Ordered by the Missouri Supreme Court to reveal the names of priests credibly accused of sexually abusing minors — and of the victims — the Archdiocese of St. Louis said Wednesday that it would comply.
The identities would be provided only to lawyers pressing a lawsuit and would be sealed from the public.
The Archdiocese had stubbornly fought such a disclosure, blowing past several deadlines set by St. Louis Circuit Judge Robert Dierker and taking its appeal to the state’s top court. The only recourse would have been to try to get the U.S. Supreme Court to accept the case for review.
The ruling, issued by a full panel of judges, will open new doors to lawyers who sued in 2011 on behalf of a woman, then 19. She said she was sexually abused from 1997 to 2001 by the since-defrocked Rev. Joseph Ross, who previously had been convicted of abusing a minor.
The lawyers are trying to show that church officials had a pattern of ignoring warning signs and of shuffling abusive priests to other parishes, rather than addressing allegations and preventing future abuses.
As part of the suit, the archdiocese released an anonymous matrix of 240 complaints made against 115 church employees over a 20-year period ending in 2003. It deemed only 40 of those complaints “unsubstantiated.”
It was not clear how many of the 115 were priests; Wednesday’s order covered only priests and victims.
Dierker decided the anonymous list was not enough, and ordered that the names must be turned over to the woman’s attorneys, with the exception of the unsubstantiated cases. He also ordered the release of victims’ names.
Dierker’s order includes provisions to ensure that victims are to be contacted by a court-appointed attorney, not directly by the woman’s attorneys.
On Wednesday, the archdiocese said in a statement that it fought the disclosures “to protect the privacy rights of all involved, including victims who had no connection to current litigation and who had come forth confidentially regarding their reported allegation. The requested information includes not only names, but also addresses and phone numbers.”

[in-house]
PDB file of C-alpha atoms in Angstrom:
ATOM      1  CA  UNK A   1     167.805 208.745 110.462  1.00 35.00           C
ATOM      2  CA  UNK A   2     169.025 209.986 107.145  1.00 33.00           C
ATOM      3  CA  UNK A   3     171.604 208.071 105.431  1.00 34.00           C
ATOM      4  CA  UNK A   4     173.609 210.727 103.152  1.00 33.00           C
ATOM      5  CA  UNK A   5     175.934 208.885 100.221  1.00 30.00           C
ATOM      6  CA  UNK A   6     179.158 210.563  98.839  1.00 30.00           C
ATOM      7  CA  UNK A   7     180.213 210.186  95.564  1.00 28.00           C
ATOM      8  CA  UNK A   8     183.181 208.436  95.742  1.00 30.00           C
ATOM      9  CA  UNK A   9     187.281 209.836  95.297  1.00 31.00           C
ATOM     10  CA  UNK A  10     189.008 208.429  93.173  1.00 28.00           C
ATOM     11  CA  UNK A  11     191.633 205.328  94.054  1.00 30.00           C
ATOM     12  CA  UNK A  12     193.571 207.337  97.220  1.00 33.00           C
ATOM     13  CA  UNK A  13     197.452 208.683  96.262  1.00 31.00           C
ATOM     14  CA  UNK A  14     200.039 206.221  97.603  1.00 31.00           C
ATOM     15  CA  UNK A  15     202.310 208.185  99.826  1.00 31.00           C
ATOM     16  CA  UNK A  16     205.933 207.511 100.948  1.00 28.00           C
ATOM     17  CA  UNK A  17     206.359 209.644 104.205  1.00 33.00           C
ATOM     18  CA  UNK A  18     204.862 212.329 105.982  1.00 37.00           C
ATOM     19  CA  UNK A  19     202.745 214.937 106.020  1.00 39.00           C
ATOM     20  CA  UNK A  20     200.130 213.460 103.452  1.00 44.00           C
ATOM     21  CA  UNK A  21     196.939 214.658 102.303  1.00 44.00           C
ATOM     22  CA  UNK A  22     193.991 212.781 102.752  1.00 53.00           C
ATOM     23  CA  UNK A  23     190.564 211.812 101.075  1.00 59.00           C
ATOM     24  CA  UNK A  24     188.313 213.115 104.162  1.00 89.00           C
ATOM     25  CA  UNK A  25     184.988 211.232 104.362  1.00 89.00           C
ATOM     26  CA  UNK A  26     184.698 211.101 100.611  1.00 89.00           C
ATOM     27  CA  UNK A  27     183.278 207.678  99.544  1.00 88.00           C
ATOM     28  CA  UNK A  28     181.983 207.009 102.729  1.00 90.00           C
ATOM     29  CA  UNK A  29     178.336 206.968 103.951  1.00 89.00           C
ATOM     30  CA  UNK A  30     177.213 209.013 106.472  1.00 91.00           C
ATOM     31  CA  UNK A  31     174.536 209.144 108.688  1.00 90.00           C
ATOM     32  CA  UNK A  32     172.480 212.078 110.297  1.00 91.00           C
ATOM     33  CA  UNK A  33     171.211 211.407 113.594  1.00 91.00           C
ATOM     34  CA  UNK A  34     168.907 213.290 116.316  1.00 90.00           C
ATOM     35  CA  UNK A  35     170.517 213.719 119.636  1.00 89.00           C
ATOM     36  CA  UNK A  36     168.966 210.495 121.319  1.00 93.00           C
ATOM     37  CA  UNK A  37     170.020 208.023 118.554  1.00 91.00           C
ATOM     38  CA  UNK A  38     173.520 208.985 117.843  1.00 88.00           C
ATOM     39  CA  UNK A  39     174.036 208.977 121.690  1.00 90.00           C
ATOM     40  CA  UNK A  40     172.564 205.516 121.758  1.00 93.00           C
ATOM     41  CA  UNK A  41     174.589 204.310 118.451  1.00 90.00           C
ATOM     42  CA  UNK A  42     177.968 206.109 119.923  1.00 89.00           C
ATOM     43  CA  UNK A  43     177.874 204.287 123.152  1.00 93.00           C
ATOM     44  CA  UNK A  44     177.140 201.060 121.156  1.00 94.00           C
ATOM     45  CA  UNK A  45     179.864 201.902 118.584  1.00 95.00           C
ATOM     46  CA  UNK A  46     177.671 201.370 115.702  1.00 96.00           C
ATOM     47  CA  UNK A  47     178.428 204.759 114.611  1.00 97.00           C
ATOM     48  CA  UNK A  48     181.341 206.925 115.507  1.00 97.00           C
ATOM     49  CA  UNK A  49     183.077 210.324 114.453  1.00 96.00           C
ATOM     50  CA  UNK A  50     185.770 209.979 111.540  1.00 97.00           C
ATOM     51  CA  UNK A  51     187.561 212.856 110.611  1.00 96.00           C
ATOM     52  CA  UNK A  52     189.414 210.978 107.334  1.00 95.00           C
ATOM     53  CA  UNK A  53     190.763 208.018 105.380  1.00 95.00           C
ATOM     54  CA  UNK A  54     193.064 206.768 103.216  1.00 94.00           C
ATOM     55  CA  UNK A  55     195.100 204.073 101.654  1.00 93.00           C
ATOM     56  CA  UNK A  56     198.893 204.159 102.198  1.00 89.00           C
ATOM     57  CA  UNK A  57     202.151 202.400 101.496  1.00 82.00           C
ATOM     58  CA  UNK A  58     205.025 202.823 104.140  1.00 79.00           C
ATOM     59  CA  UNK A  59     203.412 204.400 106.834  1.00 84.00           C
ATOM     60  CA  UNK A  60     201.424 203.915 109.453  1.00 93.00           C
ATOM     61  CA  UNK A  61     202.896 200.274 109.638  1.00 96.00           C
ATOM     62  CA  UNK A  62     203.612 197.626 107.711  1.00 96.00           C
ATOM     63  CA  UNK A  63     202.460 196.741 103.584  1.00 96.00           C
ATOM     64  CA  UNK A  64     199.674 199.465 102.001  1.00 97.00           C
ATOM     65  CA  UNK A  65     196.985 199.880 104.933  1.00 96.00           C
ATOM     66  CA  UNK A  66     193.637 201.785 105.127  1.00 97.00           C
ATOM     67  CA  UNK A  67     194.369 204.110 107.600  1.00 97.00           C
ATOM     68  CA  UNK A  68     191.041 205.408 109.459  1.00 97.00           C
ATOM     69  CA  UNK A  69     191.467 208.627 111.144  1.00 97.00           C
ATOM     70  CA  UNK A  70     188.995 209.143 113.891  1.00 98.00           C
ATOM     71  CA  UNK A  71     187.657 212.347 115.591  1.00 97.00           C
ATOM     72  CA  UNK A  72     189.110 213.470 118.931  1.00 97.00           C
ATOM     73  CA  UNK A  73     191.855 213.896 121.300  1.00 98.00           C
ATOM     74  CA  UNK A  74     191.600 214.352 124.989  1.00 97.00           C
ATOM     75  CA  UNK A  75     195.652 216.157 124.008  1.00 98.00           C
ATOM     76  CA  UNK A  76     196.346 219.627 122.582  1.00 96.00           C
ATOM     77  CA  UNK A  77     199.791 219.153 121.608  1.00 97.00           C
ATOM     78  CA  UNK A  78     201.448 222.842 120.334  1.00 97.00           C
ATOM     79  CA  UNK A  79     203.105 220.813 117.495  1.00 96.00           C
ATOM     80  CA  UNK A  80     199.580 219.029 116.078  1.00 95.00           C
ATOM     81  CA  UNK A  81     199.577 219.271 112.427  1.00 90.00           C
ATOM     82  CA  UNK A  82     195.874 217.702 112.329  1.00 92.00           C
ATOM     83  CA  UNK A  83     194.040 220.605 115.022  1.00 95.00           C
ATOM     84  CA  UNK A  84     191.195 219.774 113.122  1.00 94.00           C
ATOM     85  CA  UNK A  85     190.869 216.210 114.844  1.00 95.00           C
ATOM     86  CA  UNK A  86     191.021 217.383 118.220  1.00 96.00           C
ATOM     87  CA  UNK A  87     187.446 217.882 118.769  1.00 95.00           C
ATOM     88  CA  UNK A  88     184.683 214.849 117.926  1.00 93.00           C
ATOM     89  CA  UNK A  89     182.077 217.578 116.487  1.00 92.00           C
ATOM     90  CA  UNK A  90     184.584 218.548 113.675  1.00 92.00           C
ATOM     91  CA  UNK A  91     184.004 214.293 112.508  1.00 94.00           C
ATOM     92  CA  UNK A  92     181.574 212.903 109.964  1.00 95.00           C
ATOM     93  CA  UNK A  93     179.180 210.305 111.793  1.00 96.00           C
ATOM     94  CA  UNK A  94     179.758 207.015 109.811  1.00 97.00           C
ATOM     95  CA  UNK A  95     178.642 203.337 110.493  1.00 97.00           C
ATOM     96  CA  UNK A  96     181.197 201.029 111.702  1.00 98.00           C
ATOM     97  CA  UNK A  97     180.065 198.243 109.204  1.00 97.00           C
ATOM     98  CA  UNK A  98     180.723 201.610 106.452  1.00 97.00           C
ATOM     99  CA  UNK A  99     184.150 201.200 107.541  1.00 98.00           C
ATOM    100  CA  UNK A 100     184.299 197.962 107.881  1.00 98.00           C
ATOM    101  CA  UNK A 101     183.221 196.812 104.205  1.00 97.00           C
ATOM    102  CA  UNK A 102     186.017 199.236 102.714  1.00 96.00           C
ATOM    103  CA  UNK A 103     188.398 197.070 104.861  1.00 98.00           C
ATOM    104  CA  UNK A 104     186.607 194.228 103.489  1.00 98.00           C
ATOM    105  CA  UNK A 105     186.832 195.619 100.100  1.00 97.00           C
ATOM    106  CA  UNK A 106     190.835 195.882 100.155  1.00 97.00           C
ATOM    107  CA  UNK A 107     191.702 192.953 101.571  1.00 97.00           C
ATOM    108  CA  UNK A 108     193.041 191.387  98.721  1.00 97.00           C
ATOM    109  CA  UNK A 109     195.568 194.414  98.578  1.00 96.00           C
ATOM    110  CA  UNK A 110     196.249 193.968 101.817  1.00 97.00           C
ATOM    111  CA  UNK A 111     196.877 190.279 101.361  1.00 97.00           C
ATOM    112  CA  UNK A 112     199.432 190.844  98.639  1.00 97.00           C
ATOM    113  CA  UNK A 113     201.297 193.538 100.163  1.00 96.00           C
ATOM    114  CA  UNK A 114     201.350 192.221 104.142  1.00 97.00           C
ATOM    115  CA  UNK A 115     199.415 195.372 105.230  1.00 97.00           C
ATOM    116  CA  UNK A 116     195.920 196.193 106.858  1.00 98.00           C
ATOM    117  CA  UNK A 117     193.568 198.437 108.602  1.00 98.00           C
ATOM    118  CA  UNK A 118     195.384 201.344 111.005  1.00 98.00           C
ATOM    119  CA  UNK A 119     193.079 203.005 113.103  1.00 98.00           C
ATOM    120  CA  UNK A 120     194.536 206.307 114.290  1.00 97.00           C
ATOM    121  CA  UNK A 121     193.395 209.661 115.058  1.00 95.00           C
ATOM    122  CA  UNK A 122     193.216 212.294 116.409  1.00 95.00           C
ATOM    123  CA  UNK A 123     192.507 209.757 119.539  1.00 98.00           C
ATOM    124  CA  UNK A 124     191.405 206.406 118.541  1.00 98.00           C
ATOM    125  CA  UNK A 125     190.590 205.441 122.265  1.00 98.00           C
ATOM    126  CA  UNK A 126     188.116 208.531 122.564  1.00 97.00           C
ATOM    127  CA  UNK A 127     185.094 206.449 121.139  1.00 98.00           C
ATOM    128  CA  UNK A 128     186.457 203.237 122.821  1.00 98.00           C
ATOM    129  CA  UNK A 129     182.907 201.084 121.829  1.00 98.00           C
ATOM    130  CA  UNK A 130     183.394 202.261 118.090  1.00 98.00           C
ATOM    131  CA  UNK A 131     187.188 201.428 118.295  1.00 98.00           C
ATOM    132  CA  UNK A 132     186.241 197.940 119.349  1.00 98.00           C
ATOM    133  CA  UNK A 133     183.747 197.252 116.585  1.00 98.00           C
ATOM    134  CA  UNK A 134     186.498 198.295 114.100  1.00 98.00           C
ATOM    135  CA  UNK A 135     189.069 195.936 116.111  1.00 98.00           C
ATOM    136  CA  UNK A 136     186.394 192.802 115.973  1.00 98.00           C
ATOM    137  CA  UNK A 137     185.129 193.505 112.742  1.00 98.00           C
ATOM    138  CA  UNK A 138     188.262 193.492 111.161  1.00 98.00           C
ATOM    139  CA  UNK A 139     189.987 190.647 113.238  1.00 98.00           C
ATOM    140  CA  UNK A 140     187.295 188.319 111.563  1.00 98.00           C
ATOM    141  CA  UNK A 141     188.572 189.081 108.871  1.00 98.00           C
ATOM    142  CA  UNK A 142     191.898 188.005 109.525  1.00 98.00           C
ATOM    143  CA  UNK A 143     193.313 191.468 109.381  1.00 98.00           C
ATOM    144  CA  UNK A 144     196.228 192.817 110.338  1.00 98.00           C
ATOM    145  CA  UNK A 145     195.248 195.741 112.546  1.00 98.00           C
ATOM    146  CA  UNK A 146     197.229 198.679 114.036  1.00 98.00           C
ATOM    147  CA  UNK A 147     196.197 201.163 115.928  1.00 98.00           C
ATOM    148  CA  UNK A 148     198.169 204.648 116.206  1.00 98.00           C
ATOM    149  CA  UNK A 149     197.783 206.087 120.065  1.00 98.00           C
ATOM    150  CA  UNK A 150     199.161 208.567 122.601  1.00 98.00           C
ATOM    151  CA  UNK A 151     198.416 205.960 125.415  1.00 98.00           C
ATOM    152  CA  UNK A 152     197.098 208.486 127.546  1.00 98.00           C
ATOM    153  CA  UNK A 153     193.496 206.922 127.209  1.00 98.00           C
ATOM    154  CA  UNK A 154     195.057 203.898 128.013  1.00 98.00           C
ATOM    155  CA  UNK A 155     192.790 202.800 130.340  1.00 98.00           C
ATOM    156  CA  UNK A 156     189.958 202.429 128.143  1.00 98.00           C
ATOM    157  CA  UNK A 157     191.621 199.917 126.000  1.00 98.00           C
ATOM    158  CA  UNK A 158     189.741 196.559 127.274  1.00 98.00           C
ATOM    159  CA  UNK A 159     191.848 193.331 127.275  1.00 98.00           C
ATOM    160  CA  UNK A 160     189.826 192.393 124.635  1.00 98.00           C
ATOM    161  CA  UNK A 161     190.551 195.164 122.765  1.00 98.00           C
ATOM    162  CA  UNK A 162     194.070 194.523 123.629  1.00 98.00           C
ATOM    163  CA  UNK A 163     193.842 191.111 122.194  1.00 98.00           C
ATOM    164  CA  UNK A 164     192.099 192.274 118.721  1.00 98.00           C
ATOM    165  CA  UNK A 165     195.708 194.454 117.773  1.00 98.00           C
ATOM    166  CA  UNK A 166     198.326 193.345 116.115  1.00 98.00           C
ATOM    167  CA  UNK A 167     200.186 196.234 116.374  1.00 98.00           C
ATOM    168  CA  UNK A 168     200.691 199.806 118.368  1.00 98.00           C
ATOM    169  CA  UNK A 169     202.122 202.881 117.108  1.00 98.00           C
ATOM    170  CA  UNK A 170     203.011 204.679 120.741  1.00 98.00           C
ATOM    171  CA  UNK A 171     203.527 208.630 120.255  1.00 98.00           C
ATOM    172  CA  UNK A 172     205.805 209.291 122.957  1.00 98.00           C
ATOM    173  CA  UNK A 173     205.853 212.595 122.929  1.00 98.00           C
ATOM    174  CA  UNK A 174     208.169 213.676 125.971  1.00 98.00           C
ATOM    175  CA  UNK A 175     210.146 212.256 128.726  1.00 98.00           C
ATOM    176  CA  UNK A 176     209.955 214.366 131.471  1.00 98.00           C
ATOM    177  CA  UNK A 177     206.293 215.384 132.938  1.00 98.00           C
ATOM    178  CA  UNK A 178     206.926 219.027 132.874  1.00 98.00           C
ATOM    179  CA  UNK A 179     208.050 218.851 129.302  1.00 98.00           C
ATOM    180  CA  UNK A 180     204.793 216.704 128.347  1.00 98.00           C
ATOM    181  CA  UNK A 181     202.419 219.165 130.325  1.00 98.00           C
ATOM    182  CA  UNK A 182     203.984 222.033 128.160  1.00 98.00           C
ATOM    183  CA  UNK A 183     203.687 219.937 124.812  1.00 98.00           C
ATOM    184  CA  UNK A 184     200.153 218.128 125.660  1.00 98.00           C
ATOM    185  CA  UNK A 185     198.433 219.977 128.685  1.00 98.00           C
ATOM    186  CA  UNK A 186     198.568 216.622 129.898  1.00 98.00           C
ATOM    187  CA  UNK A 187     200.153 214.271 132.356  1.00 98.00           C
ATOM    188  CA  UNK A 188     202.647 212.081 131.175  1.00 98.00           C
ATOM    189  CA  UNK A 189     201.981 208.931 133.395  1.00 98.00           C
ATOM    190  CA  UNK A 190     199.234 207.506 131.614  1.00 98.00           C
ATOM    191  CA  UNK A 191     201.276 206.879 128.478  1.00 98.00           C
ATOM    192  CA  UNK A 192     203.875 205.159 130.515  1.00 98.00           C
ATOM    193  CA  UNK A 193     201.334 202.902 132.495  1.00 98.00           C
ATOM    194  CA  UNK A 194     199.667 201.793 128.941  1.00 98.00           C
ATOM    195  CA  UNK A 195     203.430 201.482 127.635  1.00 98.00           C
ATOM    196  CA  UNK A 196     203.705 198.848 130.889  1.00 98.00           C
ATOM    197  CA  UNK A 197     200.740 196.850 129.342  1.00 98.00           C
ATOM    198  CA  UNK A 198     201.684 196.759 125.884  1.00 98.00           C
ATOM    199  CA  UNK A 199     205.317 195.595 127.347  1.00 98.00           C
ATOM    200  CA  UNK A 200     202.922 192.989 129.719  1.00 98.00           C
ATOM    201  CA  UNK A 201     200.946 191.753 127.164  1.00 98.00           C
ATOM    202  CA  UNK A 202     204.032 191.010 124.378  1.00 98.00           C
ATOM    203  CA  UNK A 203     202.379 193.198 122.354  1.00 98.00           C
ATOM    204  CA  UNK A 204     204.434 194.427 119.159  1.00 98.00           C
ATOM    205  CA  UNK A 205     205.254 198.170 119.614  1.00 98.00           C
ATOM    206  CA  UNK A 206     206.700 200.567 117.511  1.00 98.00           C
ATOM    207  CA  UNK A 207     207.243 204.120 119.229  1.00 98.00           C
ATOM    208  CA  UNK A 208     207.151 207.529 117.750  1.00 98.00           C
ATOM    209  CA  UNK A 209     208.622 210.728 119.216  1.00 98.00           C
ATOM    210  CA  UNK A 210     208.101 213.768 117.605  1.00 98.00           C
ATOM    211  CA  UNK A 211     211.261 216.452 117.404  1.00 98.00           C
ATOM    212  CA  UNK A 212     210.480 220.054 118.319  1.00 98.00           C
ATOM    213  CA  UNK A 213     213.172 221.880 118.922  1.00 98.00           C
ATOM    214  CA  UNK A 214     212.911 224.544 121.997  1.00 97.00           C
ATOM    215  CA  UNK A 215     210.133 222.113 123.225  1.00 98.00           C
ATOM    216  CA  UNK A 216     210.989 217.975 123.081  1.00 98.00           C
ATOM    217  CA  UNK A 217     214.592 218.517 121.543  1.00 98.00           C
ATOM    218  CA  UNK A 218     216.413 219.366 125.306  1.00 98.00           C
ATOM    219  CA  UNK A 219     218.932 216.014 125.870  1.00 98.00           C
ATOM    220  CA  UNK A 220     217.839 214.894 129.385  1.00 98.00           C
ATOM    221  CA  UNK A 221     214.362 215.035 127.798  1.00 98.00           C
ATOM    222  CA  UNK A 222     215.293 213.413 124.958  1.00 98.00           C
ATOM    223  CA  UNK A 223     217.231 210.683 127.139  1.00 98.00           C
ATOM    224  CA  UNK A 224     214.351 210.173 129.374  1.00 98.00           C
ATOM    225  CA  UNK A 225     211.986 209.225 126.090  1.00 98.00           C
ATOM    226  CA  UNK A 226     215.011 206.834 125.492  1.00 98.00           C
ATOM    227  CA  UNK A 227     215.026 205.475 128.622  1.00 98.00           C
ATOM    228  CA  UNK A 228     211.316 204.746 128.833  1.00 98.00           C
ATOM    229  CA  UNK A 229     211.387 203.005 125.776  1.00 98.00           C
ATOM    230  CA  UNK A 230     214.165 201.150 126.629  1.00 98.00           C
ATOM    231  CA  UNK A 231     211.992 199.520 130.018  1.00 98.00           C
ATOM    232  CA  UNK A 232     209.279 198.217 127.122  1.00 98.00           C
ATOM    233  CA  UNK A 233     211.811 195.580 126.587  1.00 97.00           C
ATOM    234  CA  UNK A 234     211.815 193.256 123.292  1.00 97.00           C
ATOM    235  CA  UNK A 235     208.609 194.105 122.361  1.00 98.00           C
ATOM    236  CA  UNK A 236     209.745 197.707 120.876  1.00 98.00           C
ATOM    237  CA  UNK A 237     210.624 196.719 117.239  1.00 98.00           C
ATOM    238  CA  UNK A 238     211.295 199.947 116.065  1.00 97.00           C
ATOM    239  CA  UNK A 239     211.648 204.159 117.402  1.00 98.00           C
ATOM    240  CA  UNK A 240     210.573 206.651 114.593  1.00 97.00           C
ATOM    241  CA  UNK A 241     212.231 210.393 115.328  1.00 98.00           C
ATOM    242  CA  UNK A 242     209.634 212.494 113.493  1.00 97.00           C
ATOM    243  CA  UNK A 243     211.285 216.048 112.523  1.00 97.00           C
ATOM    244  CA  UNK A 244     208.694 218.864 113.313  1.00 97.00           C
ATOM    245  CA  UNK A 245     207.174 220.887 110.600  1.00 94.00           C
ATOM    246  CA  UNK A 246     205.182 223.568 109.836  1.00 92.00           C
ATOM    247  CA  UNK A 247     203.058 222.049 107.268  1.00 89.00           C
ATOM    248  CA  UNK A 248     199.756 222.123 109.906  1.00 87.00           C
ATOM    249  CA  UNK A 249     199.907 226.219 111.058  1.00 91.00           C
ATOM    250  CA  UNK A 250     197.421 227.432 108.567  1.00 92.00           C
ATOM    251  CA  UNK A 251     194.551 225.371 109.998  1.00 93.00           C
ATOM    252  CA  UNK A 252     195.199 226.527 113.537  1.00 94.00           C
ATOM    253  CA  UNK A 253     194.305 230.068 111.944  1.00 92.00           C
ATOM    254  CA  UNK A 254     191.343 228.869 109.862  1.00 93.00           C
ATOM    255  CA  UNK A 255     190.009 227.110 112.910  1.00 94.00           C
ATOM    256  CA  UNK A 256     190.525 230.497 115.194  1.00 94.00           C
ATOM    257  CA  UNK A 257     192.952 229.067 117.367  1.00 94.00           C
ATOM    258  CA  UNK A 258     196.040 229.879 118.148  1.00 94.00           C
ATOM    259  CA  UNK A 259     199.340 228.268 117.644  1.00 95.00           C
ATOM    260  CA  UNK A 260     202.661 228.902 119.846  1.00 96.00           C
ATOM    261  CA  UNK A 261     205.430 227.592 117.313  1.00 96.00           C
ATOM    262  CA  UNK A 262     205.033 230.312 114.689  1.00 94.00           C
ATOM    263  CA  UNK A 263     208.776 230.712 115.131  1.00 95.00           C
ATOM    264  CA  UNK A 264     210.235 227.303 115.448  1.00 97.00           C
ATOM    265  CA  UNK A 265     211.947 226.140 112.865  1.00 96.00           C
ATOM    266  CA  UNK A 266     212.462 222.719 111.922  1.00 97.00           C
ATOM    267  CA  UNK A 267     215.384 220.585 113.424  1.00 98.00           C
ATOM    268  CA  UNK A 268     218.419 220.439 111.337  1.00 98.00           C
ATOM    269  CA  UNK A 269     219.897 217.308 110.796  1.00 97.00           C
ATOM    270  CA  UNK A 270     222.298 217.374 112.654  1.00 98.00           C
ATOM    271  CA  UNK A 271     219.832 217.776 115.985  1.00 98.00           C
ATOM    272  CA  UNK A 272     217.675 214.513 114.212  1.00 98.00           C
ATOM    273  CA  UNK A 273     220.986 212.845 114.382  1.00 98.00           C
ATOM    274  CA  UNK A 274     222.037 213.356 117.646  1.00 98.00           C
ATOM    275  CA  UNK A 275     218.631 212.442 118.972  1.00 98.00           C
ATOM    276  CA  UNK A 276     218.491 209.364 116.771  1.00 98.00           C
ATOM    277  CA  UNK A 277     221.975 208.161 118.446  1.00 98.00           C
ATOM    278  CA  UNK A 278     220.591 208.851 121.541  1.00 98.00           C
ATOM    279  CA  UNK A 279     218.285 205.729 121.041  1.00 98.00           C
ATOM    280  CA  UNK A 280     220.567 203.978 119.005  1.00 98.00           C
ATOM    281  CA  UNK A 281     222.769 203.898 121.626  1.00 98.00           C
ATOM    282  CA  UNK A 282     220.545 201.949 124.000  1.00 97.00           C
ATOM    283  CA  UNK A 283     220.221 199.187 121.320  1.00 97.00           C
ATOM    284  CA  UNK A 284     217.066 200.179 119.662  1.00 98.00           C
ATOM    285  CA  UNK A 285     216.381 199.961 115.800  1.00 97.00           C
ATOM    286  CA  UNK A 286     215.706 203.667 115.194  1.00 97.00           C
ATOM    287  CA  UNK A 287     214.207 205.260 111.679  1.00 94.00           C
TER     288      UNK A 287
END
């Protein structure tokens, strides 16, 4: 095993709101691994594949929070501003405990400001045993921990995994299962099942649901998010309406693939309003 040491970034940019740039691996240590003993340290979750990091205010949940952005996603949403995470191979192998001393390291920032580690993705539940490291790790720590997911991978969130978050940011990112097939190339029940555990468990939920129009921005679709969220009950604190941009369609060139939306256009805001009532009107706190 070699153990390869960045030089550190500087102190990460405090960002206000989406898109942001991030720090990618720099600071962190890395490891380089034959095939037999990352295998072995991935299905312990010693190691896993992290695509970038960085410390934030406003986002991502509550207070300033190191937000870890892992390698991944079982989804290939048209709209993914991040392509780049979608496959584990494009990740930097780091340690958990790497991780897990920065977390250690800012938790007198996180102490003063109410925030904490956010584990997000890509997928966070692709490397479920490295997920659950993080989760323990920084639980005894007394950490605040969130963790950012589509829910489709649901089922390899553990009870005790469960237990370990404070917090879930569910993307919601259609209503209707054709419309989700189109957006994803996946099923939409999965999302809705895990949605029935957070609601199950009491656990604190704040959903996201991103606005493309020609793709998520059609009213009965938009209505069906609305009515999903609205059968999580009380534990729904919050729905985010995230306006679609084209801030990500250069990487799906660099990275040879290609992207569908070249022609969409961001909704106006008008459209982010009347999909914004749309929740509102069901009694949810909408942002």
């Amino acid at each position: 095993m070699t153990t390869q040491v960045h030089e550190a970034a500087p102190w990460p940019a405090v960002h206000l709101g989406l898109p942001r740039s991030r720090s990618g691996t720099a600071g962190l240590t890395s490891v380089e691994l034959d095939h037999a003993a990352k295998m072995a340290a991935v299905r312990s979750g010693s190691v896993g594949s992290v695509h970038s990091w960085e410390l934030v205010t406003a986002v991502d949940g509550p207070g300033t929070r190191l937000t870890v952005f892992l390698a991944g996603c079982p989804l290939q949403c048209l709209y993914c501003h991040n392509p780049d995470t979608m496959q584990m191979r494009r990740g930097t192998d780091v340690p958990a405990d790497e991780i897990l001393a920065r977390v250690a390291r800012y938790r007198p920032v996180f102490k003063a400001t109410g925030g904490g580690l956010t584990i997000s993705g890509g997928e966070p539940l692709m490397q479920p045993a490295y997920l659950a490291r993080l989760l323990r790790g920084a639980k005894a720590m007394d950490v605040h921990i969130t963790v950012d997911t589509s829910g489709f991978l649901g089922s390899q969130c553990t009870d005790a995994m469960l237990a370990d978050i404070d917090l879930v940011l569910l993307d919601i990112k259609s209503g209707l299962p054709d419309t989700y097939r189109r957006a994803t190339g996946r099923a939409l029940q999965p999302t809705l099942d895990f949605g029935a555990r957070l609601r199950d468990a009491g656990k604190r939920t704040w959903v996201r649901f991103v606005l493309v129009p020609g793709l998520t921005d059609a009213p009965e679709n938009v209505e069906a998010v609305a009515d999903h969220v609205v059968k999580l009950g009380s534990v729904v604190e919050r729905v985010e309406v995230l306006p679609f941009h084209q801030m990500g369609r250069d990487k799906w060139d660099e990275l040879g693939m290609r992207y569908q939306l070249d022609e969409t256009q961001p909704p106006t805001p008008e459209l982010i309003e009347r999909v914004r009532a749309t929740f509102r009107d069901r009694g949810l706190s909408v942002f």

“We appreciate the concern given this case throughout the appellate process, and although we share the disappointment of the many innocent individuals who will be affected by it, the Archdiocese of St. Louis will comply with the court order entered by the Missouri Supreme Court,” the statement continued.
Ken Chackes, an attorney for the woman, said that the ruling “will make it much more difficult for this Archdiocese and others to keep their secrets and to continue to enable known pedophiles to hurt children.”
The information provided to date, while vague, has provided more detail than ever before on how the abuse scandal within the Catholic Church played out locally.
Legal settlements and trials have forced similar disclosures in a number of other dioceses across the country, according to a list maintained by BishopAccountability.org.
What makes Dierker’s order in St. Louis particularly unique, Chackes said, is that it comes while the case is still pending — when more can be learned through depositions and the discovery process.
The release of the names will allow the plaintiff’s attorneys to investigate each claim on their own, and take testimony from those within the church who were familiar with the accused and the alleged abuse. It also allows them to compare what the archdiocese released with what they already know from victims’ advocacy groups and prior lawsuits.
Chackes said it was too soon to tell whether he would seek a delay of the trial, now set for Feb. 24, to provide time to absorb the new material.
He said that the victims’ names absolutely would not be revealed in the courtroom, but that he would argue that names of credibly accused priests might be. He also intends to fight for the disclosure of further documents on each allegation.
Survivors Network of those Abused by Priests, a victims advocacy group, released a statement Wednesday urging victims to come forward and report abuse, given that the priests’ names will be kept under court seal. They also put out a call for public pressure.
“For the third time, a court has basically told Archbishop (Robert) Carlson to turn over records about 115 child molesting St. Louis clerics. We hope he complies,” Director David Clohessy said in the statement.
“And we hope Carlson’s flock insists that he also reveal how much money he’s spent just on his hard-ball ‘delay and attack' strategy in this one case.”